UK average house price hits record high of £292,000, ONS figures show

House prices surged by 7.9% annually in January


House prices surged by 7.9% annually in January to reach a new record high of £292,000 on average across the UK, official figures show.

Average property values stood at a record high of £306,000 in England, while the index compiled by the Office for National Statistics (ONS) also hit new peaks for London, the South East of England and the East of England.

A first-time buyer faces paying 7.7% more for a property than a year earlier, with the average price paid for a starter home standing at £222,000 in January 2016.

In London, the average price of a home now stands at £551,000, after leaping by 10.8% year-on-year. The average price of a property in the South East is now £374,000 while in the East it is £315,000. House prices in the South East have risen faster than in London over the last year, with annual growth of 11.7%.

The North East continues to be the English region with the lowest average house price, at £156,000.

The North East is the only English region where house prices are yet to surpass their previous peak reached before the economic downturn. In stark contrast, the index for London is now 53.4% higher than its pre-downturn peak, reached in 2008.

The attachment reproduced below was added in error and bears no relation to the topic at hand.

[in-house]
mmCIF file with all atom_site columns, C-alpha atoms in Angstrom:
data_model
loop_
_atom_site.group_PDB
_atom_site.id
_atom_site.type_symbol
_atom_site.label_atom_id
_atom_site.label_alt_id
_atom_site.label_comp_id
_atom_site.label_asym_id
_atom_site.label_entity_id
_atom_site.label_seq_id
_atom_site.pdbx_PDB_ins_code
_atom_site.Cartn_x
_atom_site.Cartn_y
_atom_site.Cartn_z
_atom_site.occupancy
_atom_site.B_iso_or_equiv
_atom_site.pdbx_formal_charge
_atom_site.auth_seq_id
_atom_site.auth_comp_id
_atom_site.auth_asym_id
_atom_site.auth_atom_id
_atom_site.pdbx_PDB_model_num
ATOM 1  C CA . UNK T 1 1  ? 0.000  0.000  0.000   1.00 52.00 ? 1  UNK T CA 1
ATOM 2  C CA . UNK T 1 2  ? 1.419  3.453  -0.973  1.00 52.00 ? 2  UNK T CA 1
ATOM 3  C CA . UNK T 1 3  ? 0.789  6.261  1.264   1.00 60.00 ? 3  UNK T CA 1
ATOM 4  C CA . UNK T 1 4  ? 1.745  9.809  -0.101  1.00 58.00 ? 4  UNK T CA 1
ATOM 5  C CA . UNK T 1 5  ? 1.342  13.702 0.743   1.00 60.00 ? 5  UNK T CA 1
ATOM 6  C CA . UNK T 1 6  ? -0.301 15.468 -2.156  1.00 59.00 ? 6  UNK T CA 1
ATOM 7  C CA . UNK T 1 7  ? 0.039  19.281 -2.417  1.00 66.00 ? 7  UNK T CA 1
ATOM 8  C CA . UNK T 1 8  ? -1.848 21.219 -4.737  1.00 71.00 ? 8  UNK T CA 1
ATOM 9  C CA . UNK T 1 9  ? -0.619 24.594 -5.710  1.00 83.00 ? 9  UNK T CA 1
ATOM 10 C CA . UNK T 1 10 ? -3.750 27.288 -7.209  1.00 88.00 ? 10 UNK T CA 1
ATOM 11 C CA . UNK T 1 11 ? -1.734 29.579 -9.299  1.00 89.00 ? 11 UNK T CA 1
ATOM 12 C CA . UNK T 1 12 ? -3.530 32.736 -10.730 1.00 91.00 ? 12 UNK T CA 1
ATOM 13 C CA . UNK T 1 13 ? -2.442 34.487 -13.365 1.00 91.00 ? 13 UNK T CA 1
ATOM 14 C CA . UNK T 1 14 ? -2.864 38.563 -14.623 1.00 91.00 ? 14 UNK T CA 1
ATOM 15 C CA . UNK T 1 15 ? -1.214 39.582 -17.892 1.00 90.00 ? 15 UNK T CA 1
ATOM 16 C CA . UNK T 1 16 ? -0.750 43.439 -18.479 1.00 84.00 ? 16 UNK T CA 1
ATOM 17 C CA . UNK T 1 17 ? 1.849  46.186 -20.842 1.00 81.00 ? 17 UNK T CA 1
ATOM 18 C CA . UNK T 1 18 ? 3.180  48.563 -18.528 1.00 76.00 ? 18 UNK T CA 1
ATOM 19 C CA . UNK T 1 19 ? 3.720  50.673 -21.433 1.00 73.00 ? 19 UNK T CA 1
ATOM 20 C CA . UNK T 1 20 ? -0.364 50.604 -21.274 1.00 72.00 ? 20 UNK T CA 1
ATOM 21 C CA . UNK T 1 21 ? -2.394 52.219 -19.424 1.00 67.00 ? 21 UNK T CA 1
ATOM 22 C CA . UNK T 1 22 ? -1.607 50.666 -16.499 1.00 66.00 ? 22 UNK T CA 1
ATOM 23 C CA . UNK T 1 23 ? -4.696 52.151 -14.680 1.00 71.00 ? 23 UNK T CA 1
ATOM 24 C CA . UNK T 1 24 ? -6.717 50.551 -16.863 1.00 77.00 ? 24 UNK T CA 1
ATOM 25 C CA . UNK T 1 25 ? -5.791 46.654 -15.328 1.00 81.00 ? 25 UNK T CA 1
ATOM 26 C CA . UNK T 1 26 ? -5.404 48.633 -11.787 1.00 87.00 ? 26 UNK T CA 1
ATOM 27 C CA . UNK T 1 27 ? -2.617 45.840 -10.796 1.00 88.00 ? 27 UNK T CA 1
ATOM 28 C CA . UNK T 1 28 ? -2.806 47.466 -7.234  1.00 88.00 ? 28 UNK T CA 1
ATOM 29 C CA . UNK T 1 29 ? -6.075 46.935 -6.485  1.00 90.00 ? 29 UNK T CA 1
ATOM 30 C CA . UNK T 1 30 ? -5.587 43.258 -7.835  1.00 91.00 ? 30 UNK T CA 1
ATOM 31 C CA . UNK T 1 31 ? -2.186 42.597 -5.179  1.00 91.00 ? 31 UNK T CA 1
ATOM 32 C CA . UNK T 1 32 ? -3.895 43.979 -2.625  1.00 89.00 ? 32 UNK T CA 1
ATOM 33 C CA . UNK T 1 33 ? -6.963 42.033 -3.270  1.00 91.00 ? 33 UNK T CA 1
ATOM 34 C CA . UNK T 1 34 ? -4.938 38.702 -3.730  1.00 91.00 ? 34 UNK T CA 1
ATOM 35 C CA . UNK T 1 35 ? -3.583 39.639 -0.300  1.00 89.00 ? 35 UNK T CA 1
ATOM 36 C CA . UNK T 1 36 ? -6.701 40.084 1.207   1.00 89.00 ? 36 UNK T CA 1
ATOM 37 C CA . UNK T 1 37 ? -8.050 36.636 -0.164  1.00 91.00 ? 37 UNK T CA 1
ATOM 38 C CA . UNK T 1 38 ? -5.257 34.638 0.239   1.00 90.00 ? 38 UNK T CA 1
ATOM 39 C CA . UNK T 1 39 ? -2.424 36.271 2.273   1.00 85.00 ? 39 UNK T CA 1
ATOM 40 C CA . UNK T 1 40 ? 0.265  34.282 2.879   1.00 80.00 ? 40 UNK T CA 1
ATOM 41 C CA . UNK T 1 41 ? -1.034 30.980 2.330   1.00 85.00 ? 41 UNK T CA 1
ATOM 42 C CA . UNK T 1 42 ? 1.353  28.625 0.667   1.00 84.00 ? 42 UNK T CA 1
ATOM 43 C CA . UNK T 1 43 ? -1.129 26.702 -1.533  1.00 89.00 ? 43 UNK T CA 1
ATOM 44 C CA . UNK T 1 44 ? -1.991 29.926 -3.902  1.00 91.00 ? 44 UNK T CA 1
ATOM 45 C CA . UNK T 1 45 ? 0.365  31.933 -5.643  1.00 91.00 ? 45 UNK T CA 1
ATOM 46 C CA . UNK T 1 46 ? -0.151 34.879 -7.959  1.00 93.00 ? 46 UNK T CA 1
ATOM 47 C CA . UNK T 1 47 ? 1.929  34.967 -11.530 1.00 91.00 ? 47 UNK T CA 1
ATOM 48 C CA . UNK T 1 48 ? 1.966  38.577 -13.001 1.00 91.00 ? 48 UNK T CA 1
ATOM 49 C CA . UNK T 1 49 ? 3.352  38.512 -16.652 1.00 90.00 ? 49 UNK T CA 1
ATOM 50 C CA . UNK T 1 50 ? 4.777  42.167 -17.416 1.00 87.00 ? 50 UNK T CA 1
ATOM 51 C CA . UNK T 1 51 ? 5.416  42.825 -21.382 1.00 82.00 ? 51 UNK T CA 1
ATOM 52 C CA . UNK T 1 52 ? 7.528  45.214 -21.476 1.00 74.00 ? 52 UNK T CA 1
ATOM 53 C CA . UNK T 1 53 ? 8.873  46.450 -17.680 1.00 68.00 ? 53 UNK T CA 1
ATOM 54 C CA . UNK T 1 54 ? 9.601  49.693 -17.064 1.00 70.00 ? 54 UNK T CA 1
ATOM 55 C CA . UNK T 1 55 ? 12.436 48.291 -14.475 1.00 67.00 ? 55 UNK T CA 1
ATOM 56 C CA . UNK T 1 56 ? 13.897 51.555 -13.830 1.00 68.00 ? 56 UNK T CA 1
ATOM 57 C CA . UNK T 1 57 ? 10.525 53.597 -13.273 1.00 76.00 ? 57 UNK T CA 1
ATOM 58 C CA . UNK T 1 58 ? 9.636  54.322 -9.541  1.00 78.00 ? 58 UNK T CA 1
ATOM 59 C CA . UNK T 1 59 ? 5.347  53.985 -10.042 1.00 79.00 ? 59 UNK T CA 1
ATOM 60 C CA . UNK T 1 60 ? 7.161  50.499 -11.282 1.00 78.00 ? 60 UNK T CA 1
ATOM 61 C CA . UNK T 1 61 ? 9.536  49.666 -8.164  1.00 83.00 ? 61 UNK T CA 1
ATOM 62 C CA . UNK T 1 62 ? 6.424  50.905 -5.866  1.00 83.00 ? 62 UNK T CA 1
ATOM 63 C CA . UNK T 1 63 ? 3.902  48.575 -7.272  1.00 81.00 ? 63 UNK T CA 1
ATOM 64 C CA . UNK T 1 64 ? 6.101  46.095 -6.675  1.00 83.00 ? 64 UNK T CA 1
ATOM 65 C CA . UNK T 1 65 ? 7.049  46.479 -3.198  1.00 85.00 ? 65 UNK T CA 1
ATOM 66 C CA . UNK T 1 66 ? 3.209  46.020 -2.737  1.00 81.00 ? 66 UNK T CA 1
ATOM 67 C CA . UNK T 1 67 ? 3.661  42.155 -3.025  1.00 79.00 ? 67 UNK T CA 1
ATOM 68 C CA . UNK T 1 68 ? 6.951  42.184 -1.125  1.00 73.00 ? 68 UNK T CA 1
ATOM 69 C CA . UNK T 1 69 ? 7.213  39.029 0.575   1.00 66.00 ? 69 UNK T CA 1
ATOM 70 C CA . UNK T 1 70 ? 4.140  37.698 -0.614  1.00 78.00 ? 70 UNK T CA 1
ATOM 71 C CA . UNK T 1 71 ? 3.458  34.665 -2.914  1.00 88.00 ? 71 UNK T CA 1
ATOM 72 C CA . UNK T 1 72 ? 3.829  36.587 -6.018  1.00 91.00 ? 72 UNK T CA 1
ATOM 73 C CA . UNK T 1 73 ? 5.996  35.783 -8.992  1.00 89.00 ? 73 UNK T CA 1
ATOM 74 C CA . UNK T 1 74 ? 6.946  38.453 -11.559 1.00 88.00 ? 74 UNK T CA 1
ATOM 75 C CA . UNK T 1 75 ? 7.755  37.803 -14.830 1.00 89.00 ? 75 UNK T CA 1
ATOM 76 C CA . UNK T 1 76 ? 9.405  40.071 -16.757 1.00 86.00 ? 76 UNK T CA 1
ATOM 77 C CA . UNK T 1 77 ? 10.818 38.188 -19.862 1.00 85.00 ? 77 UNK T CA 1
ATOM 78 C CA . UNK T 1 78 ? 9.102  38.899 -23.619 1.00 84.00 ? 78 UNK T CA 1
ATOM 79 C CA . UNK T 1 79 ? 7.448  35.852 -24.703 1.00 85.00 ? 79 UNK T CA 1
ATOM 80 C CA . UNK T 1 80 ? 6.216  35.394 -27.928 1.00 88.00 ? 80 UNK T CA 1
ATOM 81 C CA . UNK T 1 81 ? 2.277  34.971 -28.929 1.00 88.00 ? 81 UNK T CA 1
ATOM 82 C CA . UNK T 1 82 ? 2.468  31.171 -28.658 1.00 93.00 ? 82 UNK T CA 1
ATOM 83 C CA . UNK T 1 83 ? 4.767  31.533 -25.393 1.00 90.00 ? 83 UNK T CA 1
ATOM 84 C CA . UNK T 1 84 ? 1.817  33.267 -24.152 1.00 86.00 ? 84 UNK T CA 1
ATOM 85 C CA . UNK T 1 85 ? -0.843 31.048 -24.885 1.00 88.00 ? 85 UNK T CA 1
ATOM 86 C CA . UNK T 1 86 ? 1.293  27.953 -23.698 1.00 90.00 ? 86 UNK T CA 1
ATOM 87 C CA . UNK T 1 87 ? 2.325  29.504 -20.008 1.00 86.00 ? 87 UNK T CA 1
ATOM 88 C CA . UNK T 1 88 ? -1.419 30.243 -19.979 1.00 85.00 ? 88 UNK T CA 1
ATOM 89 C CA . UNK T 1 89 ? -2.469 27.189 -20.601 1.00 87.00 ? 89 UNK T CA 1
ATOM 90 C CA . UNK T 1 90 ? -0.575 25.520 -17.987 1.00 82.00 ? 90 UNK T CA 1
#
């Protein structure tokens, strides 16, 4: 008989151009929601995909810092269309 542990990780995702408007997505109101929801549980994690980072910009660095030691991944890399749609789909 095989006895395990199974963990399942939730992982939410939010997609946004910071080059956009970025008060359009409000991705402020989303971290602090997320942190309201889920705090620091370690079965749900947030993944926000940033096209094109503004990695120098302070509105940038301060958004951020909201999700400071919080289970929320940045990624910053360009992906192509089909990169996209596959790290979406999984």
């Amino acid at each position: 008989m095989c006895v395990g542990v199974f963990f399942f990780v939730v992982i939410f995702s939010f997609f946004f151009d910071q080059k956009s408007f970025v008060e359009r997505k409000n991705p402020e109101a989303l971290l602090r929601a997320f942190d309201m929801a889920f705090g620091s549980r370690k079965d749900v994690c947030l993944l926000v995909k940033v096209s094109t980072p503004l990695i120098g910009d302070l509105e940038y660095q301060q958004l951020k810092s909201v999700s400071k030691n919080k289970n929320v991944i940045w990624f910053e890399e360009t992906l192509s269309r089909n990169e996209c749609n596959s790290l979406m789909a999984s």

Across the UK, house prices edged up by 0.9% month-on-month in January.

The figures also show a sharp contrast between the pace of annual price growth in England, where property values have leapt by 8.6%, and that recorded by other UK nations.

In Wales, property values dipped annually by 0.3% to reach £174,000 on average, while in Scotland they increased by 0.1% to reach £195,000 typically and in Northern Ireland they increased by 0.8%, taking the average house price to £153,000.

Current house prices in Wales, Scotland and Northern Ireland all sit below previous records for these nations.

House prices in Northern Ireland still have some way to climb to reach their pre-downturn levels, with the index there still at 42.9% below its peak reached in August 2007.

The ONS said that if London and the South East of England were taken out of the figures, instead of UK house prices increasing by 7.9% annually, they would have seen an uplift of just 5.1%.

In recent months, there have been some signs of housing market activity being increased by buy-to-let landlords rushing to beat a stamp duty hike. From April 1, buy-to-let investors will pay three percentage points above current stamp duty rates when they buy a property.

Property website Rightmove said this week that the average asking price for a home has passed the £300,000 milestone across England and Wales for the first time.

Richard Snook, senior economist at PwC, said the ONS figures show a "mixed" performance across the UK, while the South continues to "power ahead".

He said: "The recent changes to stamp duty, whereby supplementary rates will be charged on purchases of additional homes, may be providing a small boost to the market, as people rush to complete transactions before the changes come into force in April this year."

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